CITIES ARE where all kinds of opportunities can be found – and, unsurprisingly, where a lot of voters in this country happen to be.
As of records from the 2013 elections, the top 50 vote-rich cities across the Philippines have as much as 13.9 million of the nation’s voters. That is about one fourth of the latest total number of registered voters (54.4 million), and a sizeable chunk that could give a crucial boost to the chances of any national candidate winning in the upcoming elections.
Yet another no-surprise is that 38 out of the 50 vote-rich cities are in Luzon, the biggest island group, while seven are in Mindanao and the remaining five in the Visayas.
Too, majority of the top 10 cities with the most number of registered voters are in migrant-magnet Metro Manila: Quezon City (first place at 1,083,915); City of Manila (third at 952,962), Caloocan City (fourth at 636,625); City of Makati (seventh at 399,726); City of Pasig (ninth at 354,542), and Taguig City (tenth at 325,498). Davao City (second at 967,944), Cebu City (fifth at 547,463), Zamboanga City (sixth at 405,601), and City of Antipolo (seventh at 391,688) make up the rest of the top 10.
Some of the candidates for the country’s two highest posts have considerable ties to a few of these cities. For instance, Quezon City, under the leadership of Mayor Herbert Bautista, is a bailiwick of the Liberal Party (LP) administration coalition, which could give an edge to the tandem of Manuel ‘Mar’ Roxas II and Maria Leonor ‘Leni’ Robredo, LP candidates for president and vice president.
Presidential aspirant Rodrigo Duterte of the Partido ng Demokratikong Pilipino-Laban (PDP-Laban), meanwhile, remains to be a force to be reckoned with in Davao City where he has served as an elected official for more than two decades. (He is currently its mayor.)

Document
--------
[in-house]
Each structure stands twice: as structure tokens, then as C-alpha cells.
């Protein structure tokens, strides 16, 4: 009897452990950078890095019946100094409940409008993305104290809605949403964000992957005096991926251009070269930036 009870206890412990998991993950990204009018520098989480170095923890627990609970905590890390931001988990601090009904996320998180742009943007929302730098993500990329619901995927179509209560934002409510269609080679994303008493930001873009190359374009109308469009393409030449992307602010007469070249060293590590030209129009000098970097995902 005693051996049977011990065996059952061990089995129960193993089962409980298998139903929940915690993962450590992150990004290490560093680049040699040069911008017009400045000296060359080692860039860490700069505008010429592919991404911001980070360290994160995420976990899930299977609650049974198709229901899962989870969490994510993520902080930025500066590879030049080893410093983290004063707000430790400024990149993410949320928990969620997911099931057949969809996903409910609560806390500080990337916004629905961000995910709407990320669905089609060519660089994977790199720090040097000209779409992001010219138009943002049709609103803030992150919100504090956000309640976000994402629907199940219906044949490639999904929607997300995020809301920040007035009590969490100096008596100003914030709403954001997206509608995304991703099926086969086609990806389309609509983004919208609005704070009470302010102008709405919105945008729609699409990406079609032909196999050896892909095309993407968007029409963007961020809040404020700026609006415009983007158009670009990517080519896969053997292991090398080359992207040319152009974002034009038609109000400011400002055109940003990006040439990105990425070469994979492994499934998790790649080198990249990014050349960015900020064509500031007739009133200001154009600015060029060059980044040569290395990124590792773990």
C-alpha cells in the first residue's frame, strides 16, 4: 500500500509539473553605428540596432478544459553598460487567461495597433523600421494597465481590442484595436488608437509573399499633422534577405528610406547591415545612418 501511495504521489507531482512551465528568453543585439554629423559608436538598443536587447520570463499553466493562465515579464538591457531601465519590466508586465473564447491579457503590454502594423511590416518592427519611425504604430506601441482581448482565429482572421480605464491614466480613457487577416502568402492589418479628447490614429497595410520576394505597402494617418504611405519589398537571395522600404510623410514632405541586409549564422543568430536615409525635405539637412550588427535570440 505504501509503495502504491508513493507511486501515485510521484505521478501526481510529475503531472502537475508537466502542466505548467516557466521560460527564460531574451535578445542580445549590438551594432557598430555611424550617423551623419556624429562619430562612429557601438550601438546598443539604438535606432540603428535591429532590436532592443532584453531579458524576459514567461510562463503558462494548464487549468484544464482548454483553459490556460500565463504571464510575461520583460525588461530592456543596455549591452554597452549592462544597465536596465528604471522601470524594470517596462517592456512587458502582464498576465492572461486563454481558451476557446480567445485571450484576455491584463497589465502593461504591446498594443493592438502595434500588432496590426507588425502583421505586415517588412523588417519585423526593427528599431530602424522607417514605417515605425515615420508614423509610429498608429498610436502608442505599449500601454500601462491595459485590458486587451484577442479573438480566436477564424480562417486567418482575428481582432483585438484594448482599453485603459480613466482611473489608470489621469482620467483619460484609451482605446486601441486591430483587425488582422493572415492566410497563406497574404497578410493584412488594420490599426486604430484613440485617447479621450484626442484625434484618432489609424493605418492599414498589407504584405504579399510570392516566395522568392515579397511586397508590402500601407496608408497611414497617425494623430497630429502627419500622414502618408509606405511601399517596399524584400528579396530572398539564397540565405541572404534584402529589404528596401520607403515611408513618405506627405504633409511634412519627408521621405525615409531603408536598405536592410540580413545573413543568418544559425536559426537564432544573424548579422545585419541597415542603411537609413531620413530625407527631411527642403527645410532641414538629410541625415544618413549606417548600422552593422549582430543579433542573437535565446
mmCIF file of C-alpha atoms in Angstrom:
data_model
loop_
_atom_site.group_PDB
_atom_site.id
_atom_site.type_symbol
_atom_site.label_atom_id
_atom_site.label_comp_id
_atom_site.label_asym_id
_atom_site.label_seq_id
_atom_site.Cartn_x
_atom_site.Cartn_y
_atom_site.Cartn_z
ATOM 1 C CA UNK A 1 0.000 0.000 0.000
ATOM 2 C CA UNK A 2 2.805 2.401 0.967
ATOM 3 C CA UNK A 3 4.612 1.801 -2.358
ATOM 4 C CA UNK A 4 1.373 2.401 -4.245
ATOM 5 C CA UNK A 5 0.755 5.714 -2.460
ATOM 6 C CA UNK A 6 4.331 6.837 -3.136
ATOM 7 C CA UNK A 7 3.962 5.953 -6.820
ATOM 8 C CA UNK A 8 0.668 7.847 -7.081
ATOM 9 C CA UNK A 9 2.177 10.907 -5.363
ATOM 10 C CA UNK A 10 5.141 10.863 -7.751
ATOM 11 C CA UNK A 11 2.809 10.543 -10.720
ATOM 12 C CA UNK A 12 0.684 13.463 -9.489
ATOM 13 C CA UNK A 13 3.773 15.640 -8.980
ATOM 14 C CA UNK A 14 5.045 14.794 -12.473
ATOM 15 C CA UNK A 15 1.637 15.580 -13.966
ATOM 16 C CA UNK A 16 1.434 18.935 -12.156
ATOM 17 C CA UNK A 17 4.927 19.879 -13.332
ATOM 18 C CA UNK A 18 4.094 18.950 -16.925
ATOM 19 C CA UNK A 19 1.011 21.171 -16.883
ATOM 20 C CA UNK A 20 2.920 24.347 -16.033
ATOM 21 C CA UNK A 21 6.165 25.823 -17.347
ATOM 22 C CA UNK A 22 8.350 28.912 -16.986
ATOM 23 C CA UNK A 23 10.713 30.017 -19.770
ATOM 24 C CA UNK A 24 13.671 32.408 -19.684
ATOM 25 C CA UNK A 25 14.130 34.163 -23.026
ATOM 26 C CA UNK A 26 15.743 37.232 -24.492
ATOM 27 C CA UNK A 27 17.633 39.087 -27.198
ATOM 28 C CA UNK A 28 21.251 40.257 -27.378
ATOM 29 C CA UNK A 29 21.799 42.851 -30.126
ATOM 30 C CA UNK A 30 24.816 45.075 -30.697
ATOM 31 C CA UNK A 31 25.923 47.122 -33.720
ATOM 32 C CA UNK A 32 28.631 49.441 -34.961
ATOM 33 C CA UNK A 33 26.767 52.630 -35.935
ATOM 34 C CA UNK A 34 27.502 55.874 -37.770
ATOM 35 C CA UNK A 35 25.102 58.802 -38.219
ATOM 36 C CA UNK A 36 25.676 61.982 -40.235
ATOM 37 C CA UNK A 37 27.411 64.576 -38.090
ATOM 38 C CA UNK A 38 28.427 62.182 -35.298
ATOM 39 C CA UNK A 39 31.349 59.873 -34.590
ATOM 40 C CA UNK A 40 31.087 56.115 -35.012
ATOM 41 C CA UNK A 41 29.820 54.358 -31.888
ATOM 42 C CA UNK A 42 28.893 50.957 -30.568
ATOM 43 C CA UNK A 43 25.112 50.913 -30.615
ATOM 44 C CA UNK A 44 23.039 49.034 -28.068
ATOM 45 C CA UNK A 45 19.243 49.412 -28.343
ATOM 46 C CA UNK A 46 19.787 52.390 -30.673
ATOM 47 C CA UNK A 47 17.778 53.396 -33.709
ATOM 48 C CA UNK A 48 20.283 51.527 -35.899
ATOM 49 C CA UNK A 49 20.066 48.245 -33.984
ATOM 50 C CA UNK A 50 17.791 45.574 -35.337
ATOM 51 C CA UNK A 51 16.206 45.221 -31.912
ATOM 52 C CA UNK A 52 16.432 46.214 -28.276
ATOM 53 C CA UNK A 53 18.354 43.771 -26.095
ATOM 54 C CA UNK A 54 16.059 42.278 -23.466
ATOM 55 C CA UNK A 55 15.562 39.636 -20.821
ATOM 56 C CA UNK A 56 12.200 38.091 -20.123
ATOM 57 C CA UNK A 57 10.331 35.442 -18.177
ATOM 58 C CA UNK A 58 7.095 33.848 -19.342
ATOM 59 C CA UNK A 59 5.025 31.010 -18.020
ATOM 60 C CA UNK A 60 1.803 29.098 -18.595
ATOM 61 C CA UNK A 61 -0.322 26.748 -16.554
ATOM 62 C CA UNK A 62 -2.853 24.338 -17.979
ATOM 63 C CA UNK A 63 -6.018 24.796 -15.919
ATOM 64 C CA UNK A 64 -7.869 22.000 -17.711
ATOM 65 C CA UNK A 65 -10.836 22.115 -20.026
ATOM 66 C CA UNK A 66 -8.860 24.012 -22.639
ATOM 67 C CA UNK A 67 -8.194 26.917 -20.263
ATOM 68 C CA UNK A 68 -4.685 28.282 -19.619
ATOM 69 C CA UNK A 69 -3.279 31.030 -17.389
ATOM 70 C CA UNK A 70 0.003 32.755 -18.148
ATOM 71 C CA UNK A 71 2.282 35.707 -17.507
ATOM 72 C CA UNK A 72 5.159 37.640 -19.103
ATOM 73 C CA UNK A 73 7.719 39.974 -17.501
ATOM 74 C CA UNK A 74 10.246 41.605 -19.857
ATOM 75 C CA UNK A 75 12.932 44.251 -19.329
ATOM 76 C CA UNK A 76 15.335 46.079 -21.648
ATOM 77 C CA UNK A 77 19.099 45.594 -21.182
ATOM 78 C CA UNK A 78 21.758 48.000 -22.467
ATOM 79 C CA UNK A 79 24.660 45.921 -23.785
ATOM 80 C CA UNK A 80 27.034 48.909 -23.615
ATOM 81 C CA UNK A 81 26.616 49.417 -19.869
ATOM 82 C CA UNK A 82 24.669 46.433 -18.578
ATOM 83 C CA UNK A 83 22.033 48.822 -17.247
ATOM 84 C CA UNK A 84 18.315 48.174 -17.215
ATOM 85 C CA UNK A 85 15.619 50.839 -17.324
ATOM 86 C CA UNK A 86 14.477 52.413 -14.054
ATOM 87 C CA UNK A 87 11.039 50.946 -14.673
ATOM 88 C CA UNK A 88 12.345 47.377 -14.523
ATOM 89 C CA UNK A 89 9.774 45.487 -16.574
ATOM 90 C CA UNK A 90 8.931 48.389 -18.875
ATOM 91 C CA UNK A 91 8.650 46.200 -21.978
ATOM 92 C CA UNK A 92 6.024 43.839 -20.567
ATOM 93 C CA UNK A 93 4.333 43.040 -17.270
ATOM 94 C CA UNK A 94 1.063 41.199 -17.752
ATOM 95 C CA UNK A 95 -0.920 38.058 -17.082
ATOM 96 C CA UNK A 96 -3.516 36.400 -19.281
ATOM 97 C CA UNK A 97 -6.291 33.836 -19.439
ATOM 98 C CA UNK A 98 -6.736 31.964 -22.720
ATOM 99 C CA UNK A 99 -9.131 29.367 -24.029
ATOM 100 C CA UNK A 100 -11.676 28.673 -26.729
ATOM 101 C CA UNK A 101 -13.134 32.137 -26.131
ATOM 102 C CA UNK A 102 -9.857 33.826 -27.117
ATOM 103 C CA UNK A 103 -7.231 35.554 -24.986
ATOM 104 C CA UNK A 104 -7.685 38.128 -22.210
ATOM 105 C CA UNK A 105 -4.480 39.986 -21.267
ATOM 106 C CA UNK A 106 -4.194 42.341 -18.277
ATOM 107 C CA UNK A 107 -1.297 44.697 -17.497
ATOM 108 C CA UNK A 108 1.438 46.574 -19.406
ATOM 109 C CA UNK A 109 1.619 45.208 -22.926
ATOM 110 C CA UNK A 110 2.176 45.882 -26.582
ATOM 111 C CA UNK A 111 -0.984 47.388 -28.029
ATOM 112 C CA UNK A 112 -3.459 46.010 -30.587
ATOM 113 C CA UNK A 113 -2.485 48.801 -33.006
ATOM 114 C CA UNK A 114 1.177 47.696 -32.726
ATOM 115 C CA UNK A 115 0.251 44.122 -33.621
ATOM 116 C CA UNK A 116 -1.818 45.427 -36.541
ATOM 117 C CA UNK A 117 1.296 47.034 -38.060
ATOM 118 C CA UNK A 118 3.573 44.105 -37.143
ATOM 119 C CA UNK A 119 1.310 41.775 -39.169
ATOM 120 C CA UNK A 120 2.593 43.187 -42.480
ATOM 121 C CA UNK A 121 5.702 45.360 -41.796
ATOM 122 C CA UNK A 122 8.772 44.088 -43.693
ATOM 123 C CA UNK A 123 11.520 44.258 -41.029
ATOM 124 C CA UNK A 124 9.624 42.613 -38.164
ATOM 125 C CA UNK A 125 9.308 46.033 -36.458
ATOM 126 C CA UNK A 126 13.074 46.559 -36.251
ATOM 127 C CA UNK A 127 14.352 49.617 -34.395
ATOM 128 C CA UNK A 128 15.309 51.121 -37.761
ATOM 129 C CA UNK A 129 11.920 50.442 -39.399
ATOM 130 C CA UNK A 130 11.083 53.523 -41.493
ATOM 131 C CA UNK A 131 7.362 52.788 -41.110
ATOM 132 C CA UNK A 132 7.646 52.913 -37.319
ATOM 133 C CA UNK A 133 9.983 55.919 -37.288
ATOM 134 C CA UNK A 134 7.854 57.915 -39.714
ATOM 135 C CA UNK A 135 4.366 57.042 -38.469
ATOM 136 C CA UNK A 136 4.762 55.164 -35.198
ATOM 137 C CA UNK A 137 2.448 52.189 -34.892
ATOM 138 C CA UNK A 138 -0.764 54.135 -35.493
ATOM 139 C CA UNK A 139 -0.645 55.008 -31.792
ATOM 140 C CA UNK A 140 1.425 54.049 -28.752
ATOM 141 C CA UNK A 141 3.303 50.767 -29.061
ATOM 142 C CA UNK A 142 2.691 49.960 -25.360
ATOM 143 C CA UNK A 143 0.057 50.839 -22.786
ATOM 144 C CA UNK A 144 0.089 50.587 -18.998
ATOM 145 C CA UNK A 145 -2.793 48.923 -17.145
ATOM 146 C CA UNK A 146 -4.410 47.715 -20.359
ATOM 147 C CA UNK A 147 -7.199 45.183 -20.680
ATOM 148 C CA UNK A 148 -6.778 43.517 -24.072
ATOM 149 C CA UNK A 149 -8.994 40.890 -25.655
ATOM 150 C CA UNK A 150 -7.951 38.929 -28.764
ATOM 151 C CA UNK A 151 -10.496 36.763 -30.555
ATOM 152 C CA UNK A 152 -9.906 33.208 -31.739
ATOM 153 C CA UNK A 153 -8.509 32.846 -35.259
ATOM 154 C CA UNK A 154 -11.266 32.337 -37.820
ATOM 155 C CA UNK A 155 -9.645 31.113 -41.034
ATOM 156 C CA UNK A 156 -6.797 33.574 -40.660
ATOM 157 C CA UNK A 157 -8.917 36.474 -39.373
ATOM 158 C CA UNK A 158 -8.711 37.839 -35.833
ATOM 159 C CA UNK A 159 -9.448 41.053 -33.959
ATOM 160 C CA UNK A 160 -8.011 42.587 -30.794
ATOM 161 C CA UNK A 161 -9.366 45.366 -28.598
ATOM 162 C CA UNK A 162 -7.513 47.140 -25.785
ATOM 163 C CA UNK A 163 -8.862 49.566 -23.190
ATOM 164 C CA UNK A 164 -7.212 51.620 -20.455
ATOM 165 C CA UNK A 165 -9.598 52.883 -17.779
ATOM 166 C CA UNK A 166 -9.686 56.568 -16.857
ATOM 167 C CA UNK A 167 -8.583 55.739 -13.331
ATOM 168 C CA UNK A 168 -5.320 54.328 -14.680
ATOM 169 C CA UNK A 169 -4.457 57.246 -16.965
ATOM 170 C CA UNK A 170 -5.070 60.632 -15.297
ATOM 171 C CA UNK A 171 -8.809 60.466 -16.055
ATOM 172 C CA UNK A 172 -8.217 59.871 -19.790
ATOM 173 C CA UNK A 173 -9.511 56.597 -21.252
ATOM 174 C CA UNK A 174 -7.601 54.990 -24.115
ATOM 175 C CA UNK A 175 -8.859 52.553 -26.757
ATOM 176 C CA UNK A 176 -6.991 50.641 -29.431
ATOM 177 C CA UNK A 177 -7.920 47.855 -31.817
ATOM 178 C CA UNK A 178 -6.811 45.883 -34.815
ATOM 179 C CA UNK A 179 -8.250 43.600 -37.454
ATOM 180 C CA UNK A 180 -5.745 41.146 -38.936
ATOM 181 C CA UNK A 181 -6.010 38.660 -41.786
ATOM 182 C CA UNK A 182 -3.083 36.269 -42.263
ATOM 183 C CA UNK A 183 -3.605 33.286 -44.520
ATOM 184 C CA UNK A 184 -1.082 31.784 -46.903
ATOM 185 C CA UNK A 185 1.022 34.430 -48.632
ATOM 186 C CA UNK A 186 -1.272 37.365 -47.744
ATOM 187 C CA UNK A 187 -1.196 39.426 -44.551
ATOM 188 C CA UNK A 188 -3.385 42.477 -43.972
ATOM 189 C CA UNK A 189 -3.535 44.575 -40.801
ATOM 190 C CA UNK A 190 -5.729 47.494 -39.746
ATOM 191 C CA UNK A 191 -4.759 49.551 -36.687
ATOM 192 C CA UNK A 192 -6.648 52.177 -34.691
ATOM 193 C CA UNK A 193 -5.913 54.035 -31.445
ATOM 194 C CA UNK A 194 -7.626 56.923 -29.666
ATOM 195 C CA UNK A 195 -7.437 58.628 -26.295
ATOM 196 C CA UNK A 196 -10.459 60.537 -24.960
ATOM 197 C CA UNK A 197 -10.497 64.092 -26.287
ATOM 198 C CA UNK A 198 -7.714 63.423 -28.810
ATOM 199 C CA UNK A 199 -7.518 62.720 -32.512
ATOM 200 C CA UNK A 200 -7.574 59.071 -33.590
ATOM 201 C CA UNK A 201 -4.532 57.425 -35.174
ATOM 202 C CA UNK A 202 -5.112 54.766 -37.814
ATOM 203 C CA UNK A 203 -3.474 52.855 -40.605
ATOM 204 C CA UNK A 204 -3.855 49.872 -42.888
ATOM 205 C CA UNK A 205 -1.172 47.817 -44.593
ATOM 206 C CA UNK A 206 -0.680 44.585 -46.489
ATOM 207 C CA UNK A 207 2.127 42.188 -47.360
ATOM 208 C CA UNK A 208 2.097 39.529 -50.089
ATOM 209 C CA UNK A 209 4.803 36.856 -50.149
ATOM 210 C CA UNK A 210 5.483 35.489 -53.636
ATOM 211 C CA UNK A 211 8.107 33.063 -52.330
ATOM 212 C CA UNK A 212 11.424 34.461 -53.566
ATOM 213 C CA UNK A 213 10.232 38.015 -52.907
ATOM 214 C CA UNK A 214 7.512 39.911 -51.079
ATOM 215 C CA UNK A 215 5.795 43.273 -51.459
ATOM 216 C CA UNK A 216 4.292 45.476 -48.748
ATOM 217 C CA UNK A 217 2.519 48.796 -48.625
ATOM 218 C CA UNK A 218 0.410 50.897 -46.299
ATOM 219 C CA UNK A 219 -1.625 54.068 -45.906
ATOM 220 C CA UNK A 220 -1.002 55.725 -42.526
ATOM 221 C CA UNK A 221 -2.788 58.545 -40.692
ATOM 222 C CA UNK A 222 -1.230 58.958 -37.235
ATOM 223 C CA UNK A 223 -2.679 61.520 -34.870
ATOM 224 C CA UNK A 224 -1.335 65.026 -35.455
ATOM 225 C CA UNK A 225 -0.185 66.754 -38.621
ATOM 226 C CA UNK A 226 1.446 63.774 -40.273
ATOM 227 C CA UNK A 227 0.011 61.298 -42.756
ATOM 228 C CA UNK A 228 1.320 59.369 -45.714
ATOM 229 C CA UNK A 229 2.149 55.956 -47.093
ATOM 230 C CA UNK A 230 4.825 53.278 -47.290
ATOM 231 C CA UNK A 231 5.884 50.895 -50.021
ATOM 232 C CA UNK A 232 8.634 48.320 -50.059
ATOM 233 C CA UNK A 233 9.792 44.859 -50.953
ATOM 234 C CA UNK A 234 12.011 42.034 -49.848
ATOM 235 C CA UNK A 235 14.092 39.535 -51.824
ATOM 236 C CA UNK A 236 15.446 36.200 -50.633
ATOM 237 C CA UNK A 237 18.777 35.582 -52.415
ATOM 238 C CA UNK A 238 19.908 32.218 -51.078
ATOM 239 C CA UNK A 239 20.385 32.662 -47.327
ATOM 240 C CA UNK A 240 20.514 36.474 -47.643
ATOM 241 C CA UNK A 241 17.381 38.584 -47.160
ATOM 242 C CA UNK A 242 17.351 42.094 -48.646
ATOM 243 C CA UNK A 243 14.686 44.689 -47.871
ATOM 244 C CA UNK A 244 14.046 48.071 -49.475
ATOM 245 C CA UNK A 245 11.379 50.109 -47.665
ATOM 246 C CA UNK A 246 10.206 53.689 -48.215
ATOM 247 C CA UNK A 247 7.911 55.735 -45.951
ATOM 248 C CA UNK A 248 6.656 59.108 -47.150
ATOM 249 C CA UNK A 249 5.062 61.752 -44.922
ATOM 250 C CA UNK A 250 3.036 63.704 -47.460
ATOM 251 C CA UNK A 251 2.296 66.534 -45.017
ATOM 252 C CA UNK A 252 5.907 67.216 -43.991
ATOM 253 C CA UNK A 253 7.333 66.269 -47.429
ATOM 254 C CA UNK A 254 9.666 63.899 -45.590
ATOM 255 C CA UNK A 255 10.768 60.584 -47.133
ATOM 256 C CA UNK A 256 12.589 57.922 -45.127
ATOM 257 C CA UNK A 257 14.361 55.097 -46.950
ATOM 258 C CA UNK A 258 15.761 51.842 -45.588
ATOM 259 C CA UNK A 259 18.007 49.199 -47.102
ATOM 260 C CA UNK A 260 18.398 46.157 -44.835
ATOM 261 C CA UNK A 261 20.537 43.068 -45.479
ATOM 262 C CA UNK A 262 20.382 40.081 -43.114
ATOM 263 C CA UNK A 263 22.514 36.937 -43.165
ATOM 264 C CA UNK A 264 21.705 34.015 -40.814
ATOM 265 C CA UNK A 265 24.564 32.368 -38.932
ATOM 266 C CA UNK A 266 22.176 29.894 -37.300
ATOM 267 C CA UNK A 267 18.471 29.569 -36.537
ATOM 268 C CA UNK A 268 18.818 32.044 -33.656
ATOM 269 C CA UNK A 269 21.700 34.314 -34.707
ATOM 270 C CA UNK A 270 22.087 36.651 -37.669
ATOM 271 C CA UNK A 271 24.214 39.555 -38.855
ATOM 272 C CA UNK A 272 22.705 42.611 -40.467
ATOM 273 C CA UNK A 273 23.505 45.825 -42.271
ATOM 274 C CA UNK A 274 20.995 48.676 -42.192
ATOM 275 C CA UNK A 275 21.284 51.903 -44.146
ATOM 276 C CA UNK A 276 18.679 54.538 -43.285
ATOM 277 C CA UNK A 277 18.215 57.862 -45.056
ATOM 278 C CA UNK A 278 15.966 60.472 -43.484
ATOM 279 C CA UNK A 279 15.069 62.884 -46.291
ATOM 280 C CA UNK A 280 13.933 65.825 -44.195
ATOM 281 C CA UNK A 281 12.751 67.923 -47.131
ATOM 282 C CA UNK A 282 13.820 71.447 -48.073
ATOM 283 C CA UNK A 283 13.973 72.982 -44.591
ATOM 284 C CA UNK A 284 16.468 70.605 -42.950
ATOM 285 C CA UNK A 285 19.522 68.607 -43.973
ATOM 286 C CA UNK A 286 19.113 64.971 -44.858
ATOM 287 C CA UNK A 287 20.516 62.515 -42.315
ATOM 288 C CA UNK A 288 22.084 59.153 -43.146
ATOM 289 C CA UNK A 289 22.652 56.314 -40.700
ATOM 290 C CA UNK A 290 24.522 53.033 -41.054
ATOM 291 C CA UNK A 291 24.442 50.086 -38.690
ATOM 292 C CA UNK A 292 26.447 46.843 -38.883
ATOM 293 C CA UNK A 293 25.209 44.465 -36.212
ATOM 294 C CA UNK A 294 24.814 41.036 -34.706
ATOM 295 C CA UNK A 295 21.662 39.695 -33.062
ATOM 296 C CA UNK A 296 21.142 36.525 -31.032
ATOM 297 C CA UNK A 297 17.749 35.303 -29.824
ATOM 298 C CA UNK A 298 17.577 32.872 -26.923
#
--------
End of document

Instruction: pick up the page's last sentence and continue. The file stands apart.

Duterte’s running mate Alan Peter Cayetano, for his part, can probably count on significant support from Taguig City, where his wife Lani is the incumbent mayor. Cayetano, currently a senator, was once vice mayor of Taguig and also representative of the then lone district of Taguig and Pateros in Congress.
Of course, there is Vice President Jejomar Binay of the United Nationalist Alliance (UNA), whose family until recently controlled Makati City since 1986. Binay started his political career in Makati City when the late President Corazon Aquino appointed him as its officer-in-charge. Binay’s wife Elenita and his son Jejomar Erwin or ‘Junjun’ had taken turns with him in occupying Makati’s mayoral post. Last year, the Office of the Ombudsman dismissed Junjun Binay as Makati Mayor for grave misconduct and dishonesty. Mar-Len Abigail Binay, the Vice President’s younger daughter who is now on her last term as Makati’s representative in Congress, is set to run for mayor. That will pit her against her brother’s successor, Romulo ‘Kid’ Pena Jr., of the LP.
Aside from Makati, though, Binay had been counting on votes from Cebu, where the party dominated by the Garcia political clan had struck an alliance with UNA. Recently, however, the One Cebu Party declared its ties with UNA as no longer in effect. Instead, the party said it would be supporting Duterte’s quest for the presidency.
Interestingly, the Top 50 vote-rich cities are considered rich in terms of assets and equity.
Based on the 2014 Annual Financial Report of the Commission Audit (COA), Makati City has the highest equity among them, at P34 billion.
Equity is the difference between the local government unit’s total assets and liabilities.
Makati is followed by Quezon City with P31 billion, the City of Pasig with P20 billion, the City of Manila with P13 billion, and Zamboanga City with P10 billion. At sixth place is Cebu City with P7 billion, then Caloocan City with P6 billion, Marikina City with P4 billion, Calamba City with P4 billion and Cagayan De Oro City with P4 billion.
Essentially, the cities included in the vote-rich roster have stayed the same since 2007, although there have been some changes in the ranking. This is while the number of registered voters has continued to increase through the years.
In the 2007 elections, there were 12,234,144 registered voters from the top 50 vote-rich cities. This figure increased by 10.8 percent in 2010 during the first nationwide automated election, with 13,555,685 people in these 50 cities registered as voters. But while the number of registered voters in the 50 top vote-rich cities went up again in 2013, the rise was a modest 2.8 percent, translating into 13,937,902. — PCIJ, May 2016
For more details, check out PCIJ’s Money Politics Online